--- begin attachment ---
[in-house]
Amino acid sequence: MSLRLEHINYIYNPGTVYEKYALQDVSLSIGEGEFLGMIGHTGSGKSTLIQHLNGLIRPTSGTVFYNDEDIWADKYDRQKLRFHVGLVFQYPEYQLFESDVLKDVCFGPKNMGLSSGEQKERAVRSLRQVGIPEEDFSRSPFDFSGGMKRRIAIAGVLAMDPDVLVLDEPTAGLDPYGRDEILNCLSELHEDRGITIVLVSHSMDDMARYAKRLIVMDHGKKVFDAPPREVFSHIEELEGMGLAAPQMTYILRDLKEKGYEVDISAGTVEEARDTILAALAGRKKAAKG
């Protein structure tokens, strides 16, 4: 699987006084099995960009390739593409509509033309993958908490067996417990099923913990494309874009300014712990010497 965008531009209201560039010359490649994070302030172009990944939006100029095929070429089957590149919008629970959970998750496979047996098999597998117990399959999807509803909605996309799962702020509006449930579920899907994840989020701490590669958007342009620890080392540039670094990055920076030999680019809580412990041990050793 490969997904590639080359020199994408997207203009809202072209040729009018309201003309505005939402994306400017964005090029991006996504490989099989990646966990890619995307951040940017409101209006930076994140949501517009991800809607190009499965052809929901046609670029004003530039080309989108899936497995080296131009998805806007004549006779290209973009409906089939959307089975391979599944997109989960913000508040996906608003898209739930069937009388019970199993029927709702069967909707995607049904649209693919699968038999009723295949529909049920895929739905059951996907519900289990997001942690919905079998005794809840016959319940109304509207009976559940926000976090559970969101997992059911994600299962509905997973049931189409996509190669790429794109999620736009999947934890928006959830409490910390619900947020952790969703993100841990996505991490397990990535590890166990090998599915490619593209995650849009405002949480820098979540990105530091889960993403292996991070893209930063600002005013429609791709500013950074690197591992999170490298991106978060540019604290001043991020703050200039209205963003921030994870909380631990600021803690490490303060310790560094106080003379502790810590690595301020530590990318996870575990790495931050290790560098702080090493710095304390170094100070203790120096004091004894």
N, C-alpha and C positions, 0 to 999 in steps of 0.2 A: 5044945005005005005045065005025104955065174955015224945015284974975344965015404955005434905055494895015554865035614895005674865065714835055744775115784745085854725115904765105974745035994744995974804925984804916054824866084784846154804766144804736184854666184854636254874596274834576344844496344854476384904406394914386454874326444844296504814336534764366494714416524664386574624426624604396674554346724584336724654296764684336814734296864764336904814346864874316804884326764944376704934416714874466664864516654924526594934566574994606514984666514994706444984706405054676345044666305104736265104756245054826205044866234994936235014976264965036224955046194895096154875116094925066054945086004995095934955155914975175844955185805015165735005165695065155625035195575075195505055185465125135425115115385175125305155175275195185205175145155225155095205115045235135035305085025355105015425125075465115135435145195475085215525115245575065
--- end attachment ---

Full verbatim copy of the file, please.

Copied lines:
[in-house]
Amino acid sequence: MSLRLEHINYIYNPGTVYEKYALQDVSLSIGEGEFLGMIGHTGSGKSTLIQHLNGLIRPTSGTVFYNDEDIWADKYDRQKLRFHVGLVFQYPEYQLFESDVLKDVCFGPKNMGLSSGEQKERAVRSLRQVGIPEEDFSRSPFDFSGGMKRRIAIAGVLAMDPDVLVLDEPTAGLDPYGRDEILNCLSELHEDRGITIVLVSHSMDDMARYAKRLIVMDHGKKVFDAPPREVFSHIEELEGMGLAAPQMTYILRDLKEKGYEVDISAGTVEEARDTILAALAGRKKAAKG
């Protein structure tokens, strides 16, 4: 699987006084099995960009390739593409509509033309993958908490067996417990099923913990494309874009300014712990010497 965008531009209201560039010359490649994070302030172009990944939006100029095929070429089957590149919008629970959970998750496979047996098999597998117990399959999807509803909605996309799962702020509006449930579920899907994840989020701490590669958007342009620890080392540039670094990055920076030999680019809580412990041990050793 490969997904590639080359020199994408997207203009809202072209040729009018309201003309505005939402994306400017964005090029991006996504490989099989990646966990890619995307951040940017409101209006930076994140949501517009991800809607190009499965052809929901046609670029004003530039080309989108899936497995080296131009998805806007004549006779290209973009409906089939959307089975391979599944997109989960913000508040996906608003898209739930069937009388019970199993029927709702069967909707995607049904649209693919699968038999009723295949529909049920895929739905059951996907519900289990997001942690919905079998005794809840016959319940109304509207009976559940926000976090559970969101997992059911994600299962509905997973049931189409996509190669790429794109999620736009999947934890928006959830409490910390619900947020952790969703993100841990996505991490397990990535590890166990090998599915490619593209995650849009405002949480820098979540990105530091889960993403292996991070893209930063600002005013429609791709500013950074690197591992999170490298991106978060540019604290001043991020703050200039209205963003921030994870909380631990600021803690490490303060310790560094106080003379502790810590690595301020530590990318996870575990790495931050290790560098702080090493710095304390170094100070203790120096004091004894």
N, C-alpha and C positions, 0 to 999 in steps of 0.2 A: 5044945005005005005045065005025104955065174955015224945015284974975344965015404955005434905055494895015554865035614895005674865065714835055744775115784745085854725115904765105974745035994744995974804925984804916054824866084784846154804766144804736184854666184854636254874596274834576344844496344854476384904406394914386454874326444844296504814336534764366494714416524664386574624426624604396674554346724584336724654296764684336814734296864764336904814346864874316804884326764944376704934416714874466664864516654924526594934566574994606514984666514994706444984706405054676345044666305104736265104756245054826205044866234994936235014976264965036224955046194895096154875116094925066054945086004995095934955155914975175844955185805015165735005165695065155625035195575075195505055185465125135425115115385175125305155175275195185205175145155225155095205115045235135035305085025355105015425125075465115135435145195475085215525115245575065